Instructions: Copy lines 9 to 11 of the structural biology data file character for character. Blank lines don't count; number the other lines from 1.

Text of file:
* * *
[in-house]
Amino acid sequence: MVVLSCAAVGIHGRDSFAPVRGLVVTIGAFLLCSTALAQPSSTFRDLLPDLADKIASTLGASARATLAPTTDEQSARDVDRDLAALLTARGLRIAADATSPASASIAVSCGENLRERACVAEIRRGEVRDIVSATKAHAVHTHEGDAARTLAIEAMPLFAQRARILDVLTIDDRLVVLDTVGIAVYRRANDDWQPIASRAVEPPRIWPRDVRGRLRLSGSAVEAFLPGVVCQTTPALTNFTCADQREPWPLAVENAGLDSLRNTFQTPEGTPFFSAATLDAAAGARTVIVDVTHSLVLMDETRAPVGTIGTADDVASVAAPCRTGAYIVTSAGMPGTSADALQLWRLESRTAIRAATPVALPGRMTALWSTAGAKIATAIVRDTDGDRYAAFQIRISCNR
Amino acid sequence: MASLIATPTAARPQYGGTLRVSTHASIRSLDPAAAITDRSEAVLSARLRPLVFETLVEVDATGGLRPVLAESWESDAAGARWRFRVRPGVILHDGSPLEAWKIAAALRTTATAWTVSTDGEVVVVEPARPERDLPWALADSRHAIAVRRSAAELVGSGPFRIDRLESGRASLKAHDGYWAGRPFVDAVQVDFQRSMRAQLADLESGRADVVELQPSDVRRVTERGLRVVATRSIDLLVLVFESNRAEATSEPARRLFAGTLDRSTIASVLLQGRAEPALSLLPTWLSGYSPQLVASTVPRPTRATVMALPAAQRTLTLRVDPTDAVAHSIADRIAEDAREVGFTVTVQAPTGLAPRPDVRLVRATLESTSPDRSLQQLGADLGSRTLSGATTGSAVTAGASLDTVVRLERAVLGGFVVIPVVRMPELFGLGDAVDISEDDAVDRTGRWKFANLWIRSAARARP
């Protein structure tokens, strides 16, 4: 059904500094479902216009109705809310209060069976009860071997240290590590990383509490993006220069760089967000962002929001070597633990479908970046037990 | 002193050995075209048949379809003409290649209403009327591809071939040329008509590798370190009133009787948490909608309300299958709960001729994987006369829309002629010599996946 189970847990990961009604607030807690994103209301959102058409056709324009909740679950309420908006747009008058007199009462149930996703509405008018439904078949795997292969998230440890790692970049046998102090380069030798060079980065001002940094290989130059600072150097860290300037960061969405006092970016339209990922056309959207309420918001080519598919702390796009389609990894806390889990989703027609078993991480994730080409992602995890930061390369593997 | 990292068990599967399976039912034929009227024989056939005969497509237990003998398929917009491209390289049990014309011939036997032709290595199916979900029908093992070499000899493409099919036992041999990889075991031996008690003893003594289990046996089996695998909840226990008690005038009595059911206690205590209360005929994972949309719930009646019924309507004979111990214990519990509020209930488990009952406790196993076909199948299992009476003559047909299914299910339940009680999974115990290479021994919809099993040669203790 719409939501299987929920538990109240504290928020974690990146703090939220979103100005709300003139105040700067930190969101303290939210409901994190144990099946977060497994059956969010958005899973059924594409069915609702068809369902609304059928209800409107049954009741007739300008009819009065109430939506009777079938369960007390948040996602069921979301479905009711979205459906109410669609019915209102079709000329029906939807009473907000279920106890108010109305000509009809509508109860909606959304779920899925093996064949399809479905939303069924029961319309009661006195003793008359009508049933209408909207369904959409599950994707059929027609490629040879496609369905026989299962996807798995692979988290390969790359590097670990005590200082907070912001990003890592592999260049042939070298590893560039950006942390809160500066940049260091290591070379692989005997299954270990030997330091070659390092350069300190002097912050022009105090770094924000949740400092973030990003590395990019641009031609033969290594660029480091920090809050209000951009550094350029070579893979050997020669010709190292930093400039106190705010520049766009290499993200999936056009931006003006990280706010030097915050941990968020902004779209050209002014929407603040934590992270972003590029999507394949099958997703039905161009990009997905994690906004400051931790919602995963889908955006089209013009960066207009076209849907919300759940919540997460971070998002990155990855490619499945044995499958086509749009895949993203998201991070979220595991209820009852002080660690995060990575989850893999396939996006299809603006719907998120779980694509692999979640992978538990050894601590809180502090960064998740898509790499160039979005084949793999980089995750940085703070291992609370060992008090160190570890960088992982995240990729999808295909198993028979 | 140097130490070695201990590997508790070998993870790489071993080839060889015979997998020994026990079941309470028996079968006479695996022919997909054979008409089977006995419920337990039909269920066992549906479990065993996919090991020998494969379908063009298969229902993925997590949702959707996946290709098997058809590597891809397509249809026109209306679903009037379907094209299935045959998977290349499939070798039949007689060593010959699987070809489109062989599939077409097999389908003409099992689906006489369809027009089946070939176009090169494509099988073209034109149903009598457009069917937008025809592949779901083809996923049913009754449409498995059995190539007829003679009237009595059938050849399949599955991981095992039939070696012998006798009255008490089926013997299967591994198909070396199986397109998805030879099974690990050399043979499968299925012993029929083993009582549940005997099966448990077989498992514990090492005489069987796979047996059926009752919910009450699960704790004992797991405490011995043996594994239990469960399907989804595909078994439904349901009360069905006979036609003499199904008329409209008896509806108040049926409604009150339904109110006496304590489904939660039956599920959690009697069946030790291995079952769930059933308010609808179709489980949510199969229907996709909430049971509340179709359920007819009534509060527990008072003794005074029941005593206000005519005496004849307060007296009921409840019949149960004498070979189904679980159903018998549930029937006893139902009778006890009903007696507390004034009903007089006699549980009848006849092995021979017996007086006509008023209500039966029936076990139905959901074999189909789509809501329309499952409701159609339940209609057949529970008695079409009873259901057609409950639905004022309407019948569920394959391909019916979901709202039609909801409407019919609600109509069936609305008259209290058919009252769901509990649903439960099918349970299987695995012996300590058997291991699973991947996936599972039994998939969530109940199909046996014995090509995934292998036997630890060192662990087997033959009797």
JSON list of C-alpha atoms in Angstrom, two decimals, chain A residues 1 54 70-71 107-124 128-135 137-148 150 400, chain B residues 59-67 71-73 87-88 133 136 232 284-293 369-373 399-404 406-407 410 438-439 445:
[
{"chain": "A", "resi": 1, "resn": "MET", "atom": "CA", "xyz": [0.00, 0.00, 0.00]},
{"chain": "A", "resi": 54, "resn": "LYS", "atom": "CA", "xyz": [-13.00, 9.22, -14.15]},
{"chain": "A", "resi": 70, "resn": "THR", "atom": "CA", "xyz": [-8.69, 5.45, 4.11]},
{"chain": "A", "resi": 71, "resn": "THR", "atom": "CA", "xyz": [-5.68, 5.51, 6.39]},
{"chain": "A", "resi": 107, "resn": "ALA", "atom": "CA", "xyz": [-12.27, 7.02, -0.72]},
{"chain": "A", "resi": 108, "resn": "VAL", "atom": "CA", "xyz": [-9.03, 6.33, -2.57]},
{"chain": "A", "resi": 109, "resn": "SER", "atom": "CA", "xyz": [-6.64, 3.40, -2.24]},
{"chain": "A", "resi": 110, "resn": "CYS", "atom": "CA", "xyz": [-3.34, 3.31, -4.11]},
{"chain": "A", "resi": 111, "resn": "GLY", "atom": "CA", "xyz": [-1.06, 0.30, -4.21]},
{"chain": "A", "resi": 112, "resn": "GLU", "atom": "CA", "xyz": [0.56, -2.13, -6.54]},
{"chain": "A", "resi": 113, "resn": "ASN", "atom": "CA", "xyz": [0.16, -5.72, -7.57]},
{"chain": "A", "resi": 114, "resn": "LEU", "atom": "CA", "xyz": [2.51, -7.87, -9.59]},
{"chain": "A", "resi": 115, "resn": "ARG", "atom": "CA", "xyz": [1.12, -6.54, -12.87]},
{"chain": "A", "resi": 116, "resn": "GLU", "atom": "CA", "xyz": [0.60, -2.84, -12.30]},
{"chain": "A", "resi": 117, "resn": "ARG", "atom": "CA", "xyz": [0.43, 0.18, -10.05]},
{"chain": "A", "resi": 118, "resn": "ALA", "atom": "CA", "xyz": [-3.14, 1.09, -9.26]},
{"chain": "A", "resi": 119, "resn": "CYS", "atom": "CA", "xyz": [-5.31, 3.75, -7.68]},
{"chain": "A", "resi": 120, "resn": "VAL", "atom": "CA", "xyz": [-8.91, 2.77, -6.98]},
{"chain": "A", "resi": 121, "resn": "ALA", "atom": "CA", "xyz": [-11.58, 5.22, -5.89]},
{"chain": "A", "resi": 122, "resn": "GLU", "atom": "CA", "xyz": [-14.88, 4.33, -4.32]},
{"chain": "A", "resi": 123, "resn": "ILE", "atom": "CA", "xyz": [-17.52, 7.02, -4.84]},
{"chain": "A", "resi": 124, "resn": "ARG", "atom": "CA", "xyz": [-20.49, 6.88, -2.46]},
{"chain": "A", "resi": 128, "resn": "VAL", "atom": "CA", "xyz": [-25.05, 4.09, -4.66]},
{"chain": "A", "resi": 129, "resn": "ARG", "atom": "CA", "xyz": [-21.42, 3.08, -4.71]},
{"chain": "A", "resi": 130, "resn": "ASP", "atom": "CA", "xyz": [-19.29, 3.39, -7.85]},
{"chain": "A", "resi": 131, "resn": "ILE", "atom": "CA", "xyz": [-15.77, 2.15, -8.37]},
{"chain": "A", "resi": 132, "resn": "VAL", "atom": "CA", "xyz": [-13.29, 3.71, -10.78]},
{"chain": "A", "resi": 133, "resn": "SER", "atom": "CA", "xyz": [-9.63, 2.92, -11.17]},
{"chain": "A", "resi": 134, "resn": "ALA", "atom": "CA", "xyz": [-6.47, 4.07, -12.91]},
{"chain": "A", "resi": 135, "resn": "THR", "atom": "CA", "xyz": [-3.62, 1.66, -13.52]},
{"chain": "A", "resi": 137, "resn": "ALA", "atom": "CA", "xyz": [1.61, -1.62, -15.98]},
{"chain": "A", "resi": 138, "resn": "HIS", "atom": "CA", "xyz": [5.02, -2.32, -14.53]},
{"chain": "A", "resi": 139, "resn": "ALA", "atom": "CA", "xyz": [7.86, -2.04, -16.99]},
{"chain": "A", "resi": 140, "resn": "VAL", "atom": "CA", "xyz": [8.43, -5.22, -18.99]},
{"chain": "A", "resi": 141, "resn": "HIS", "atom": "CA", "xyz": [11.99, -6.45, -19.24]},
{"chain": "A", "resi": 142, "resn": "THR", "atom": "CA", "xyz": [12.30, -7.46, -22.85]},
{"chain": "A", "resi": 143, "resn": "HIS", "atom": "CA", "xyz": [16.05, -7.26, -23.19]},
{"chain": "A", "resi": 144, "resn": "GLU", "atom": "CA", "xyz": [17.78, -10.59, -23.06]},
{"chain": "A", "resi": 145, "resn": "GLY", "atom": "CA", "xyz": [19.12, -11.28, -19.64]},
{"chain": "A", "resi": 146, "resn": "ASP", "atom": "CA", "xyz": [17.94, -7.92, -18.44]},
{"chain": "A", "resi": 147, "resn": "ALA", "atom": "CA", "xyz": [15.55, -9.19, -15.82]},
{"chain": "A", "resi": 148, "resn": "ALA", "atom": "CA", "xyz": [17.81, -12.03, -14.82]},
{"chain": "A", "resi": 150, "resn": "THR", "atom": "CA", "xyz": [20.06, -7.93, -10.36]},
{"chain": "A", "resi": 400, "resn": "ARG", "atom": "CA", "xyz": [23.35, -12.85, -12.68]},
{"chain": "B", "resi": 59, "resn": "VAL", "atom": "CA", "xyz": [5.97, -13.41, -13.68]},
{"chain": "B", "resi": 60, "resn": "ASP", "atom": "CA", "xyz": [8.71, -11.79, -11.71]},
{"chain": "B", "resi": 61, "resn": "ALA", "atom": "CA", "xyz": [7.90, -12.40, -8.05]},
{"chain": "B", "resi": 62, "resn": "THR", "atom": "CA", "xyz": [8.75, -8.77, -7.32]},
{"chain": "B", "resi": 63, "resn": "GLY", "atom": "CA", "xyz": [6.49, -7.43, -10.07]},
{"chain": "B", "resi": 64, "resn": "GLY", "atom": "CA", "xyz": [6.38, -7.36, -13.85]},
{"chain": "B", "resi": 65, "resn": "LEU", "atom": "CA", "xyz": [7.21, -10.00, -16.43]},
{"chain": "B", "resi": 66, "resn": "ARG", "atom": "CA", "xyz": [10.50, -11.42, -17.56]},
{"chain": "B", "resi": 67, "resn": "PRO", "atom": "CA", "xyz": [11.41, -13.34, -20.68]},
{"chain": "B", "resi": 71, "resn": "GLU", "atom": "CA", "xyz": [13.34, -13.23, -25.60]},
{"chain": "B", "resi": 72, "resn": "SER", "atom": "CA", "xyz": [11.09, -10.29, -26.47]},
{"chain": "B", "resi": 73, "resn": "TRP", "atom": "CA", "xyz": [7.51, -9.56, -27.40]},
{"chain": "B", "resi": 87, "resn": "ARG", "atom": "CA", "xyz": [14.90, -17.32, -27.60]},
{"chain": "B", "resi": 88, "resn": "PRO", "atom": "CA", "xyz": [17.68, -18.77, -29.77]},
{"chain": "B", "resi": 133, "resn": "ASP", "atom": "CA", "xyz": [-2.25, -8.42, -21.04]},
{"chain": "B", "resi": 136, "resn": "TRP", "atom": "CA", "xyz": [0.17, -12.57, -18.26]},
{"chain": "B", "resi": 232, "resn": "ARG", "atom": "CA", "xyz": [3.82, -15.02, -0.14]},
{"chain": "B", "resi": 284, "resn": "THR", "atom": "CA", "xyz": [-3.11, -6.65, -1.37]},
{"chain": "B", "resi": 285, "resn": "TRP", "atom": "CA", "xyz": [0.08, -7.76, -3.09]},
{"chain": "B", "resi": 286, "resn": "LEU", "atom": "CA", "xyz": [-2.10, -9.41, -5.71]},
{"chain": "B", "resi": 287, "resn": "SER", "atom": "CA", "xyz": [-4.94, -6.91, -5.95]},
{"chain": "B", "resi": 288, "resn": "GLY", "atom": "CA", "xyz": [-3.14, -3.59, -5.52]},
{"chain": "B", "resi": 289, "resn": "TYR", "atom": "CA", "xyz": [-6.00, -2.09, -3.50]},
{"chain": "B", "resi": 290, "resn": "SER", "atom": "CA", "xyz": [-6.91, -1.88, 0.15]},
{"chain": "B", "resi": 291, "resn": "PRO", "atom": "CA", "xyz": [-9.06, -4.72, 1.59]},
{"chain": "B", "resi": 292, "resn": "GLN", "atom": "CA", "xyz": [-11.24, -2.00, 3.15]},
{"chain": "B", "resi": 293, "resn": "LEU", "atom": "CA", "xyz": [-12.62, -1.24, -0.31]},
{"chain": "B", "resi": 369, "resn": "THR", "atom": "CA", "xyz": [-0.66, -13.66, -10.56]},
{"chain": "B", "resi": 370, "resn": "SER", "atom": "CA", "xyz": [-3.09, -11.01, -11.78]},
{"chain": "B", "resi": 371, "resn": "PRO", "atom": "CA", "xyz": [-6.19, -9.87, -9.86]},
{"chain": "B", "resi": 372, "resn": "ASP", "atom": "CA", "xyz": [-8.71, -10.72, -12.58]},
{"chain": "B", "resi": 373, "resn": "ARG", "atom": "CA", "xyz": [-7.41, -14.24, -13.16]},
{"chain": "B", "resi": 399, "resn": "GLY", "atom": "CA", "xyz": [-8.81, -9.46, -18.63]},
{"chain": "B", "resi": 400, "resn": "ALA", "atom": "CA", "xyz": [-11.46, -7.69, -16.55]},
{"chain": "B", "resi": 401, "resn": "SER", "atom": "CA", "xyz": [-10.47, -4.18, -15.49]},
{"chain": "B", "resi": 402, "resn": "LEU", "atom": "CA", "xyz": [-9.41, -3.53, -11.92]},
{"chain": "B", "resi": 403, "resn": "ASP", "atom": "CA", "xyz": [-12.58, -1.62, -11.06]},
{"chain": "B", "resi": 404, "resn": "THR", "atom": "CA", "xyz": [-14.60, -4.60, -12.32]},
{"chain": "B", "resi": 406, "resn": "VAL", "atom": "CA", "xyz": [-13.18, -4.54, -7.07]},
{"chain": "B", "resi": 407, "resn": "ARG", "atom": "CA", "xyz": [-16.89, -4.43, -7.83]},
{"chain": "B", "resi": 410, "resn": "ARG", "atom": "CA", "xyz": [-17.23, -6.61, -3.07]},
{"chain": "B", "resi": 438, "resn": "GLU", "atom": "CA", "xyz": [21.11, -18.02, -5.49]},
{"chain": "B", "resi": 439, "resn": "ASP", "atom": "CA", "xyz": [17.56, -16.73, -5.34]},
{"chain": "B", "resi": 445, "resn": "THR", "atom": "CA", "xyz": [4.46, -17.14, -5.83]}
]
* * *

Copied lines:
{"chain": "A", "resi": 70, "resn": "THR", "atom": "CA", "xyz": [-8.69, 5.45, 4.11]},
{"chain": "A", "resi": 71, "resn": "THR", "atom": "CA", "xyz": [-5.68, 5.51, 6.39]},
{"chain": "A", "resi": 107, "resn": "ALA", "atom": "CA", "xyz": [-12.27, 7.02, -0.72]},